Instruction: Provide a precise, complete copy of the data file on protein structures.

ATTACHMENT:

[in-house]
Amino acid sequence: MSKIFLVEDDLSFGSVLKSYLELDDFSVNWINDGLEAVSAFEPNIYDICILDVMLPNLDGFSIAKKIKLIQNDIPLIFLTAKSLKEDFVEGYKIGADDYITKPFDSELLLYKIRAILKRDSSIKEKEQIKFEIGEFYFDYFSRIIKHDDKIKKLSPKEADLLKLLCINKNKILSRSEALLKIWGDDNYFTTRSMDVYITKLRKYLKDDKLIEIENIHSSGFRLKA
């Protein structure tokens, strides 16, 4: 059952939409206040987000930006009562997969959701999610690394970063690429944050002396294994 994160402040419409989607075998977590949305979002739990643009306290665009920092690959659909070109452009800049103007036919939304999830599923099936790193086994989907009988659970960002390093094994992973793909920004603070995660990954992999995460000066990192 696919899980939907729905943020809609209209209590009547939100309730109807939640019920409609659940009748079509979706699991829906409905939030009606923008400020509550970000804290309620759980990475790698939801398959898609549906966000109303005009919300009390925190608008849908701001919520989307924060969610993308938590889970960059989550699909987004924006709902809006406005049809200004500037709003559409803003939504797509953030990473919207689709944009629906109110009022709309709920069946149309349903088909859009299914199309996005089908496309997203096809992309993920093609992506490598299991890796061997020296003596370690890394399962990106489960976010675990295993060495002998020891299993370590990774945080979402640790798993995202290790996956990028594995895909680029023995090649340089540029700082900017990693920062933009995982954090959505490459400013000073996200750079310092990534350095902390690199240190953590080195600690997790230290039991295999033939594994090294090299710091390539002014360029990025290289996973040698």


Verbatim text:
[in-house]
Amino acid sequence: MSKIFLVEDDLSFGSVLKSYLELDDFSVNWINDGLEAVSAFEPNIYDICILDVMLPNLDGFSIAKKIKLIQNDIPLIFLTAKSLKEDFVEGYKIGADDYITKPFDSELLLYKIRAILKRDSSIKEKEQIKFEIGEFYFDYFSRIIKHDDKIKKLSPKEADLLKLLCINKNKILSRSEALLKIWGDDNYFTTRSMDVYITKLRKYLKDDKLIEIENIHSSGFRLKA
């Protein structure tokens, strides 16, 4: 059952939409206040987000930006009562997969959701999610690394970063690429944050002396294994 994160402040419409989607075998977590949305979002739990643009306290665009920092690959659909070109452009800049103007036919939304999830599923099936790193086994989907009988659970960002390093094994992973793909920004603070995660990954992999995460000066990192 696919899980939907729905943020809609209209209590009547939100309730109807939640019920409609659940009748079509979706699991829906409905939030009606923008400020509550970000804290309620759980990475790698939801398959898609549906966000109303005009919300009390925190608008849908701001919520989307924060969610993308938590889970960059989550699909987004924006709902809006406005049809200004500037709003559409803003939504797509953030990473919207689709944009629906109110009022709309709920069946149309349903088909859009299914199309996005089908496309997203096809992309993920093609992506490598299991890796061997020296003596370690890394399962990106489960976010675990295993060495002998020891299993370590990774945080979402640790798993995202290790996956990028594995895909680029023995090649340089540029700082900017990693920062933009995982954090959505490459400013000073996200750079310092990534350095902390690199240190953590080195600690997790230290039991295999033939594994090294090299710091390539002014360029990025290289996973040698």